Welcome to the second column in the “Learning Agility” series. For those just tuning in, check out the introductory column here; it explores working definitions, diagrams, and more. Otherwise, let’s dive into our first case study: Citi’s adventures in continuous learning.
Learning agility at Citi
“Leaders are positioning learning as a key enabler for business success and serving our clients. We’re talking a common language; there’s less reliance on formal training, more questioning, and better coaching. Rigor of extracting learning from failure and other practices are becoming mainstream.”
That’s how Brian Murphy, head of learning and leadership at Citi, EMEA (Europe, Middle East, and Africa), described the impact of Citi’s award-winning learning campaign and their ongoing work around continuous learning.
Participants’ engagement scores—double the average—and an increase in individual development plans and learning activities back up Murphy’s words. Other positive data has been drawn from regular learning surveys and idea jams.
So, what’s the impact on performance? In truth, it’s difficult to tell.
Citi’s recent strong growth is a matter of record, although the causal factors behind any such growth are so complex that isolating them becomes a matter of opinion rather than fact. At the very least, we can say that the parallel between Citi’s growing learning culture and its strong results is encouraging.
What did the campaign look like?
On one level, it looked like a slick, clever marketing campaign.
Citi adopted the “3E” framework—experience, exposure, and education—to help popularize and develop an understanding of 70:20:10 principles. They packaged this under the #BeMore banner, as part of a non-HR branded campaign.
You can see a glimpse of the outputs in this video and in the motivational poster on failure in Figure 1, the poster on curiosity in Figure 2, and the poster on agility in Figure 3.
Figure 1: Citi motivational poster on failure. Reproduced with permission from Citi.
Figure 2: Citi motivational poster on curiosity. Reproduced with permission from Citi.
Figure 3: Citi motivational poster on agility. Reproduced with permission from Citi.
Murphy highlighted two specific initiatives in the campaign:
“The first was the 30-day development challenge,” he said. “This saw five thousand of our people taking 30 micro-action challenges, one per day, for 30 days. These were opportunities to practice continuous learning and then reflect and share.”
The “micro actions” consisted of 10-minute activities, such as reflecting, talking to someone new, or even sharing a piece of useful advice.
“The second standout,” Murphy said, “were the manager cards. These ID-sized cards gave managers three questions to turn their one-to-one meetings into development conversations—supporting reflection and learning from experience.”
The learning campaign had the sort of leadership engagement that most L&D professionals would kill for. Murphy explained how his team facilitated this: “We built the business case for building organizational readiness for what’s next and the need to continue to adapt to serve our clients successfully. It’s a very powerful value proposition, particularly with the degree of change happening and affecting our business model.”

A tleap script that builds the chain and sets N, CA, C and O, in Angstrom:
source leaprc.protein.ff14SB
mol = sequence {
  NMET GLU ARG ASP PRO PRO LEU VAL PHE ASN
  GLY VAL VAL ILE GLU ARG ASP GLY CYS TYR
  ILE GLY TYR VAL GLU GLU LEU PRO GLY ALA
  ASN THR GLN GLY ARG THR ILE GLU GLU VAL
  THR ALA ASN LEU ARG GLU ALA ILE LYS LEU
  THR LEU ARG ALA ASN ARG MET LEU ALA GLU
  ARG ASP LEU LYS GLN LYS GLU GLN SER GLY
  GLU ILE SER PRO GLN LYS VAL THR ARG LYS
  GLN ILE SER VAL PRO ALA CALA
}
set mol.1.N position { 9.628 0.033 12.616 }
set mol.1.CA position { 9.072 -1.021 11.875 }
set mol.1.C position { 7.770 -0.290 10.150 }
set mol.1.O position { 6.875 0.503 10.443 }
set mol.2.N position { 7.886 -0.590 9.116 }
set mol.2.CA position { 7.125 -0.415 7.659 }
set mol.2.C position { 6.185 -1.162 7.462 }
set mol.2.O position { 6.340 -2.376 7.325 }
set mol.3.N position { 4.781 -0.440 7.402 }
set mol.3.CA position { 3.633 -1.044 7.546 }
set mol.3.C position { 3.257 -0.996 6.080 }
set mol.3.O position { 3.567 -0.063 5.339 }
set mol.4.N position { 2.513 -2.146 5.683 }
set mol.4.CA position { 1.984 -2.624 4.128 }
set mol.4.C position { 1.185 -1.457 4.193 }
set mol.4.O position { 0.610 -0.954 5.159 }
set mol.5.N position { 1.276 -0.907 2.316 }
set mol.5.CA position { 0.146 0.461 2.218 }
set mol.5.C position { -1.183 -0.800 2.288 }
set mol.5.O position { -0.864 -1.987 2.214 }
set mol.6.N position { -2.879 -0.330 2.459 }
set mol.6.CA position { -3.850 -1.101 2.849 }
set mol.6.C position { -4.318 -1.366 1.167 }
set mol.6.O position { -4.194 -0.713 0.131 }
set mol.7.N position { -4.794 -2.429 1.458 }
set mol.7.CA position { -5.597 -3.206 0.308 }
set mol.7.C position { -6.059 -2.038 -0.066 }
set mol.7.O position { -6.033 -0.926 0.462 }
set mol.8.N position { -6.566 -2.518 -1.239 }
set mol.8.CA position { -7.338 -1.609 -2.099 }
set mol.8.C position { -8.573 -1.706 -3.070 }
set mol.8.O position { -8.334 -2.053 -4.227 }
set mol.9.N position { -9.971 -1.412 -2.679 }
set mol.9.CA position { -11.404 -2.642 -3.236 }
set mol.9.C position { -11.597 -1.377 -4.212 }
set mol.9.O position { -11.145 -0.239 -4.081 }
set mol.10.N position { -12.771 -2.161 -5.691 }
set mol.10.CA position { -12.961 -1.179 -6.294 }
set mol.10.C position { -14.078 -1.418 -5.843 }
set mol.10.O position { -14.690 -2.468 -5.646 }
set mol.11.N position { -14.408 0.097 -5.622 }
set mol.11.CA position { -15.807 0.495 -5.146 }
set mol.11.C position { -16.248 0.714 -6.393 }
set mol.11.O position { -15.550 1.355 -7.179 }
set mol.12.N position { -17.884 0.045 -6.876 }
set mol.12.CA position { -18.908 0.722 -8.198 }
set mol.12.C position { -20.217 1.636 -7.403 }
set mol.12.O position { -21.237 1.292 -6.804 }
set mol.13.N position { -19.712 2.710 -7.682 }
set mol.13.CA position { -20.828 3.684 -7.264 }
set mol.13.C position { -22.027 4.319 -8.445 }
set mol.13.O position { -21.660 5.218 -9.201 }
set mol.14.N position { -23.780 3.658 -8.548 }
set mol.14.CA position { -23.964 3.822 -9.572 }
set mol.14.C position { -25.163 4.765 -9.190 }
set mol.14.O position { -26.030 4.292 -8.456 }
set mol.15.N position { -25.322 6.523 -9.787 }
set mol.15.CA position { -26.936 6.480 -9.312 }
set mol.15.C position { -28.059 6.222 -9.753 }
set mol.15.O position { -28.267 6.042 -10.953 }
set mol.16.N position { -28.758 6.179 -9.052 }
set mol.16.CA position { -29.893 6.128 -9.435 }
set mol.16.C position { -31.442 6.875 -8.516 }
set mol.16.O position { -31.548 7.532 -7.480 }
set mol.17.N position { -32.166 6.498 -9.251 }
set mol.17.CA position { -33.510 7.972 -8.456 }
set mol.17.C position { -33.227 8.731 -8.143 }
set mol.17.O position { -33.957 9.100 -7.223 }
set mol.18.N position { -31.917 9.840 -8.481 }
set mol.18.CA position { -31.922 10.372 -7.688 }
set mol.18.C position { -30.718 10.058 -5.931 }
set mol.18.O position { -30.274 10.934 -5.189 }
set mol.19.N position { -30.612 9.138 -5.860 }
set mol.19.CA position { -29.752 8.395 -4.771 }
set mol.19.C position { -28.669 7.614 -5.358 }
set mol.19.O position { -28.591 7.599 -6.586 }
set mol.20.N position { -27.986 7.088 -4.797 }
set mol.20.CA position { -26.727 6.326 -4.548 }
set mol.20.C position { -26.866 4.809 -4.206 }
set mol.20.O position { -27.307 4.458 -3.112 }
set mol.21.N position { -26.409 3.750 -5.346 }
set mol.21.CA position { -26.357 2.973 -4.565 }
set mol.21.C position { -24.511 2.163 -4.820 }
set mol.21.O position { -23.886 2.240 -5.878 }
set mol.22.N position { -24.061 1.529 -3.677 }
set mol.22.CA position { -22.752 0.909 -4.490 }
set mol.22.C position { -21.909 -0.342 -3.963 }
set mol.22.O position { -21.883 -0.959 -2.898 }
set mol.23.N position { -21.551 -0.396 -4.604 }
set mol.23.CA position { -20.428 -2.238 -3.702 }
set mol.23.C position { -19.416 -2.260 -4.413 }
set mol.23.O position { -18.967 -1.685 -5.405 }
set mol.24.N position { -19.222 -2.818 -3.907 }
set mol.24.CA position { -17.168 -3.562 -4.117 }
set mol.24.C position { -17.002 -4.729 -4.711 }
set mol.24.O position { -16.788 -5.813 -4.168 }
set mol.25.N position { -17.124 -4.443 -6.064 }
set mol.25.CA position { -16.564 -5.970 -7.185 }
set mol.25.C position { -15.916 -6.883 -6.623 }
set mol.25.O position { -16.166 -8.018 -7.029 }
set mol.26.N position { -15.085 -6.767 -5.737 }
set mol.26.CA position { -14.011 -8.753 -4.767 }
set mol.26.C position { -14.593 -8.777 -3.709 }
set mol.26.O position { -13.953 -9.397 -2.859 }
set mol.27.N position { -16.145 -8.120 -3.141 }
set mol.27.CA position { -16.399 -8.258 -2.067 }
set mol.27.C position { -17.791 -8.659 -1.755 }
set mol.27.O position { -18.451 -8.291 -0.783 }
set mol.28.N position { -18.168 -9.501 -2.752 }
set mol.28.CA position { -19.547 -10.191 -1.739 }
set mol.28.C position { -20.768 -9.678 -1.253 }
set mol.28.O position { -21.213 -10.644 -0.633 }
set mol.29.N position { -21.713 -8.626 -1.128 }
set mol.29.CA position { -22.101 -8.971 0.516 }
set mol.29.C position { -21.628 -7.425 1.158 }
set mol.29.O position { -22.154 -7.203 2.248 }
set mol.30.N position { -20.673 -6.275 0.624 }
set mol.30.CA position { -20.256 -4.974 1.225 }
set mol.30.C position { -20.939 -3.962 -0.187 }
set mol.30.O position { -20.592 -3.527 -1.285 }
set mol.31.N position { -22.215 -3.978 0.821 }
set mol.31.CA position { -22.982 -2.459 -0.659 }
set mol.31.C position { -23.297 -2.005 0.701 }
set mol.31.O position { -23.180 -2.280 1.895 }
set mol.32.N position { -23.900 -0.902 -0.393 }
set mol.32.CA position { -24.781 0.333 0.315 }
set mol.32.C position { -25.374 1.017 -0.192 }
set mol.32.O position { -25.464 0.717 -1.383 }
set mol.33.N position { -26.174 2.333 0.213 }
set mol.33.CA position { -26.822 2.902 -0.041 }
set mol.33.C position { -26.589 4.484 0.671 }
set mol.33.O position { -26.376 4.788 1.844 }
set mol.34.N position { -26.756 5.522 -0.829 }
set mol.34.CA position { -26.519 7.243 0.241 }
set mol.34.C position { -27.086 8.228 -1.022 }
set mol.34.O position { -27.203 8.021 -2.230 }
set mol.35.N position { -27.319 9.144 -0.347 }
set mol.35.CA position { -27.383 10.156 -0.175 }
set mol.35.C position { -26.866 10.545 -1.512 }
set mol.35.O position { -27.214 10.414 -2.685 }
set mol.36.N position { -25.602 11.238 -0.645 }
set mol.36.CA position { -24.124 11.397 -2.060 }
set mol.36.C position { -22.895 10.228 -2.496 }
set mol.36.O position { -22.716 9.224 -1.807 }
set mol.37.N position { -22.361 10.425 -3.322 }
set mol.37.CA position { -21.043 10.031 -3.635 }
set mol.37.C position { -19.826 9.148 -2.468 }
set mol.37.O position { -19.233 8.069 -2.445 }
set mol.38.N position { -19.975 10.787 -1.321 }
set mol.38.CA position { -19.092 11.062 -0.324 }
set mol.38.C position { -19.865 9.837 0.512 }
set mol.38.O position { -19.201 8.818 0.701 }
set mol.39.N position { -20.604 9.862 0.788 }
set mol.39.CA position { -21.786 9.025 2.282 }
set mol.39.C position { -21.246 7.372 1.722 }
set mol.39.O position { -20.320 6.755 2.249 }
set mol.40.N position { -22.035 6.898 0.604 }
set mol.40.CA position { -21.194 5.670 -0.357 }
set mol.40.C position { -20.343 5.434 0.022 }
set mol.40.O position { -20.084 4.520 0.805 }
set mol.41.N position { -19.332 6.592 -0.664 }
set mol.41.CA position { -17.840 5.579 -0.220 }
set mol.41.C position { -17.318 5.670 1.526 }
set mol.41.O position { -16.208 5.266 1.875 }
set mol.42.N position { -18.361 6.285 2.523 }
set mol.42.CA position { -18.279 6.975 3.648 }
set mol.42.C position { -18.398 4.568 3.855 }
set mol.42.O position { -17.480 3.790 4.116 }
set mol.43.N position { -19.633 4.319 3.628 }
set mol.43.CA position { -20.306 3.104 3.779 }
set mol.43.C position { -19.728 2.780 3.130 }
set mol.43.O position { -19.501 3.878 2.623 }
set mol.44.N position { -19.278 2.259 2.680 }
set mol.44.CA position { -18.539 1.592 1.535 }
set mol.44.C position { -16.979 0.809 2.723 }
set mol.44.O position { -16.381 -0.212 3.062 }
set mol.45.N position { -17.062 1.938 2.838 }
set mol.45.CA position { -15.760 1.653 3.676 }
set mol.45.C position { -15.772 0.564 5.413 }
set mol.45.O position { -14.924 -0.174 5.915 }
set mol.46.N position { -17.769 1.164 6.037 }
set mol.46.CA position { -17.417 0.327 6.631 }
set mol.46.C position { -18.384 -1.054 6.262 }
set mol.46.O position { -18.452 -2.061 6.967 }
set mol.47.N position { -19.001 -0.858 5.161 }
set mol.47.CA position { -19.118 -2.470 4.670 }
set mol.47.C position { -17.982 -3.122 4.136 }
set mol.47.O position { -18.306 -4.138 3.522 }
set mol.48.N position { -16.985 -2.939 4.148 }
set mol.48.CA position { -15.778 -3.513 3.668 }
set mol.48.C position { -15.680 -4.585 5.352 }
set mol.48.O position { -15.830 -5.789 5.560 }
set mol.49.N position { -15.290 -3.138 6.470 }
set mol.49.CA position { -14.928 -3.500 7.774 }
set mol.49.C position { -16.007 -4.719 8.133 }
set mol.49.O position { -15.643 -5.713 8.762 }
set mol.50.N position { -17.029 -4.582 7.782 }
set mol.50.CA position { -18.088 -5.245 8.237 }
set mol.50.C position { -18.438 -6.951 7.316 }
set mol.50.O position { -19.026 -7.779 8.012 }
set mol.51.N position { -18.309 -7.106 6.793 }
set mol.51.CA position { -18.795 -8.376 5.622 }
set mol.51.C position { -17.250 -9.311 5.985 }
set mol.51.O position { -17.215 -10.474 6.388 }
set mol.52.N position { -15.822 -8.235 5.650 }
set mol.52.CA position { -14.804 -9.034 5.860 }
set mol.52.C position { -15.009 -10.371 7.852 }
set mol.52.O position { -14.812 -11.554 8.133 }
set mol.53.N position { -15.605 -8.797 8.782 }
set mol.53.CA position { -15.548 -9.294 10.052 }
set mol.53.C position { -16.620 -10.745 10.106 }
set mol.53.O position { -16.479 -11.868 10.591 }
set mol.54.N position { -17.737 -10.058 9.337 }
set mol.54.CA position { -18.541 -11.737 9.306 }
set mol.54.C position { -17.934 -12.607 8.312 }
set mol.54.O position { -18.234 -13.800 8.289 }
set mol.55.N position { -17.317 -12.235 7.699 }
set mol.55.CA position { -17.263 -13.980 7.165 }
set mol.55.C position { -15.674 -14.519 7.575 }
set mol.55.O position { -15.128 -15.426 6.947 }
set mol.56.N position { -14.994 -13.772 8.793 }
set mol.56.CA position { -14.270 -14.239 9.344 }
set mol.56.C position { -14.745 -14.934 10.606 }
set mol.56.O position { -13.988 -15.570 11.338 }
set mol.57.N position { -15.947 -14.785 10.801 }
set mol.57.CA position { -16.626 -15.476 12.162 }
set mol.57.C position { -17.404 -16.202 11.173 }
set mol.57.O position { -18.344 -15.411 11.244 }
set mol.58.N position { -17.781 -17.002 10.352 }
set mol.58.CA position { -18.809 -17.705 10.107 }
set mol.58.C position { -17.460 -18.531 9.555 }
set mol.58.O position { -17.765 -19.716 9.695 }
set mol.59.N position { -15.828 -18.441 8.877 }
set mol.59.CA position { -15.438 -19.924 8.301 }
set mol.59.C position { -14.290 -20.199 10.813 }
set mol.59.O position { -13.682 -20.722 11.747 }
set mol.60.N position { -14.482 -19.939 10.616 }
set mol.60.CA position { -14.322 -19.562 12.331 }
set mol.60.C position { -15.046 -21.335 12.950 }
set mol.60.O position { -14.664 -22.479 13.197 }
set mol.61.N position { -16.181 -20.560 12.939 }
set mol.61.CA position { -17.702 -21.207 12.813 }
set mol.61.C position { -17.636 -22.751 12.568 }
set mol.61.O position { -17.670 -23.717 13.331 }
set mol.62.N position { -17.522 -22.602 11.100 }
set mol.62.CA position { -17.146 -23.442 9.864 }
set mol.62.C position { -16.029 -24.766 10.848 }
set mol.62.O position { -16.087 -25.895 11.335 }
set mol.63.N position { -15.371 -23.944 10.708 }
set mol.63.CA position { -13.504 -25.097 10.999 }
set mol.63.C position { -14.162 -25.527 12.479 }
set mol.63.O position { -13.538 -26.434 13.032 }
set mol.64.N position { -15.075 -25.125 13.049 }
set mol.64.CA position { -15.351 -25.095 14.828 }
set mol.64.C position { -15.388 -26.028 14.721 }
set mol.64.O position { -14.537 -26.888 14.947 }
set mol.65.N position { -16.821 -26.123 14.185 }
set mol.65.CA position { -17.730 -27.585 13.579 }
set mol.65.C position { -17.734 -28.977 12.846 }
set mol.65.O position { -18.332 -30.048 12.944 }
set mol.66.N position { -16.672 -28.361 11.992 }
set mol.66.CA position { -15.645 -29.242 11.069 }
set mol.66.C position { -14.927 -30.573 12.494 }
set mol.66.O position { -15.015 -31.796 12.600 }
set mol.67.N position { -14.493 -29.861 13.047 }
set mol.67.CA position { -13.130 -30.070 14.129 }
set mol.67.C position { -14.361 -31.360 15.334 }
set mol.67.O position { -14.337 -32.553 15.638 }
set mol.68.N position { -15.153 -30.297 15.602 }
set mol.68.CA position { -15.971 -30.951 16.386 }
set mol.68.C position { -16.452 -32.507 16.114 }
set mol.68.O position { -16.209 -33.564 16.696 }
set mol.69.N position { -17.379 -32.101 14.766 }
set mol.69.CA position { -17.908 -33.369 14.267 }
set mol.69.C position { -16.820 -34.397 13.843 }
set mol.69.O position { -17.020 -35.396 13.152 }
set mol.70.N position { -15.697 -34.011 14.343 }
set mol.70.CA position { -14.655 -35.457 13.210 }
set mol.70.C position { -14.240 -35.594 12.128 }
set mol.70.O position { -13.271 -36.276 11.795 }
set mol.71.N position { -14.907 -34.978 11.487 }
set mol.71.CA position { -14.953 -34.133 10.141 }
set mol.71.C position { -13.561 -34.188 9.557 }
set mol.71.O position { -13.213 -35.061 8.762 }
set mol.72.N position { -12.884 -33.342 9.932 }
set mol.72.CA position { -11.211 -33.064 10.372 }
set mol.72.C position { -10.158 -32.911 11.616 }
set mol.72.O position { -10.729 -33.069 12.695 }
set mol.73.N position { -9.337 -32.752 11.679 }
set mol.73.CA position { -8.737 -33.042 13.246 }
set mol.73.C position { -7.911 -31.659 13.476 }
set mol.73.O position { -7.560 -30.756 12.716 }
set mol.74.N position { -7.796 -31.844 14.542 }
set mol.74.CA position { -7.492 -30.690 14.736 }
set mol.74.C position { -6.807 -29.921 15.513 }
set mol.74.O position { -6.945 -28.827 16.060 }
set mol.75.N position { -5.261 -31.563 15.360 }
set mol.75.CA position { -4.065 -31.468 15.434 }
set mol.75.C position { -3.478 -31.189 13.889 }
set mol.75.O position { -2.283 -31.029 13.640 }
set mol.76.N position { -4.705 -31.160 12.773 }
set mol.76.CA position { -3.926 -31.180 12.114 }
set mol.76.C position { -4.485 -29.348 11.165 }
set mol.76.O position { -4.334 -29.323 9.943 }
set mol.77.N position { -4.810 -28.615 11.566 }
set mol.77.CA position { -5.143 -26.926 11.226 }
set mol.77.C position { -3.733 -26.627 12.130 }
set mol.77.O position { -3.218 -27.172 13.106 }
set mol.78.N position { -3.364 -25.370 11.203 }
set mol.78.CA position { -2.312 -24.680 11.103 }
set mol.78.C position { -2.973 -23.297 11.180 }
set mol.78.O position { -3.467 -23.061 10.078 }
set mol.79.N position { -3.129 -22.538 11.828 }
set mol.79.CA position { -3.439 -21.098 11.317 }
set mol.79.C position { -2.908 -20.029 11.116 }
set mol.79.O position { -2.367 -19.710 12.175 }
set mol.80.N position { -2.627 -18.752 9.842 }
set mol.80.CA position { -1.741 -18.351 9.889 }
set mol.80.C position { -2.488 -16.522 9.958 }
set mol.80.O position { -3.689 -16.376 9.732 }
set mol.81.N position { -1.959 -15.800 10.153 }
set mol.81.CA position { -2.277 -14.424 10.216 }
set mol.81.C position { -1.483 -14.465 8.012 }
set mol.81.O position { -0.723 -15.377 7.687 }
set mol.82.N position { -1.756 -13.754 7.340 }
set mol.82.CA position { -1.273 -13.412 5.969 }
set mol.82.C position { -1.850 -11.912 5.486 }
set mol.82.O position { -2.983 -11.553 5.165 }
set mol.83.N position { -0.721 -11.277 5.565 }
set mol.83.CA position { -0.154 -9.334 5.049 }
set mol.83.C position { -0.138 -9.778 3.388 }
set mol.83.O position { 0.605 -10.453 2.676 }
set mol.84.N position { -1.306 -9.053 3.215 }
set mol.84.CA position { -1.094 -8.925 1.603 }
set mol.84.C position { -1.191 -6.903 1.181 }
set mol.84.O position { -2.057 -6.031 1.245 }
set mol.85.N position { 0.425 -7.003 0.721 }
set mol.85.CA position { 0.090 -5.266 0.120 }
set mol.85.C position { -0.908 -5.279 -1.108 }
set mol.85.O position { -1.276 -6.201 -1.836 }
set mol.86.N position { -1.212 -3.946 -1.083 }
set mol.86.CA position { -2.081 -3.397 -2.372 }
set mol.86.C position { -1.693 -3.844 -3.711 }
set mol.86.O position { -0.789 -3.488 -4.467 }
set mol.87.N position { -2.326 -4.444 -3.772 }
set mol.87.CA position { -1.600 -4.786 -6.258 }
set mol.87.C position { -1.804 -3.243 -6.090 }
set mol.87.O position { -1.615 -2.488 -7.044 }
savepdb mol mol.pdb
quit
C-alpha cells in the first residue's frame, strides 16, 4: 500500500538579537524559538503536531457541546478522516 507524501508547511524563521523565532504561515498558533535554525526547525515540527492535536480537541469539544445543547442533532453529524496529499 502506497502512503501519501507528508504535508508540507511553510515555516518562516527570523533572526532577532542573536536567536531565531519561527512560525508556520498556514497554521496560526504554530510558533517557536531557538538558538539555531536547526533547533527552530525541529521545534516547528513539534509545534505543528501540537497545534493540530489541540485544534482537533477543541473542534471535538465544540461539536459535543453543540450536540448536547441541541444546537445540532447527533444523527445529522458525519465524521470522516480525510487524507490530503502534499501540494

This engagement continued throughout the campaign, with senior leaders recording video messages about their development stories using the 3E framework. Leaders were also given a hands-on experience of the 3E approach, with their own learning pathways.
Consistent with the 3E messaging, Murphy and his team supported social learning to help engage staff. “We used ‘Collaborate,’ our in-house enterprise social and collaborative platform, to engage with a learning community around continuous learning,” Murphy said. “It was a great channel to introduce concepts and content, but also to encourage social learning and mobilize a community who are passionate about developing themselves and their colleagues. It’s become a movement within the company, an identity, and a brand in itself.”
New skills for L&D
The campaign challenged Citi’s L&D professionals to “walk the talk” and set an example by becoming everyday learners.
Specifically, Murphy pointed to conscious skills development around diverse areas, including facilitating learning communities, marketing, performance consulting, curation, behavioral science, analytics, and impact measurement.
Of course, continuous learning never stops, so what does Citi have planned?
“Our main aim is to continue to link the work to the business strategy and narrative,” Murphy said. “We’re continuing to bring the 3E learning philosophy to more areas of the organization, such as talent development. We’re also focusing on moving further into the performance paradigm and thinking about continuous learning as a true driver for high performance of individuals, teams, and the entire organization.”
One of my main takeaways was Citi’s excellent use of marketing techniques to reframe and excite people about continuous learning. In addition, I was struck by their effective stakeholder engagement, involving leaders in every stage of the process. Perhaps most inspirational is the implicit view that the campaign is a work in progress that will continue to evolve and develop.
For Murphy, the main takeaway is simple. “Don’t develop continuous learning for the sake of it—do it to support the business strategy and drive business performance.”
For now, keep an eye on the Citi’s continuous learning journey by following Brian Murphy on twitter. And, I highly recommend that you download these insightful Citi case studies:
Please leave your thoughts and takeaways about the Citi experience below. And be sure to keep an eye out for the next Learning Agility column, which will feature leading L&D researchers Laura Overton from Towards Maturity, Aaron McEwan from Gartner, and Dani Johnson from RedThread Research talking about learning agility.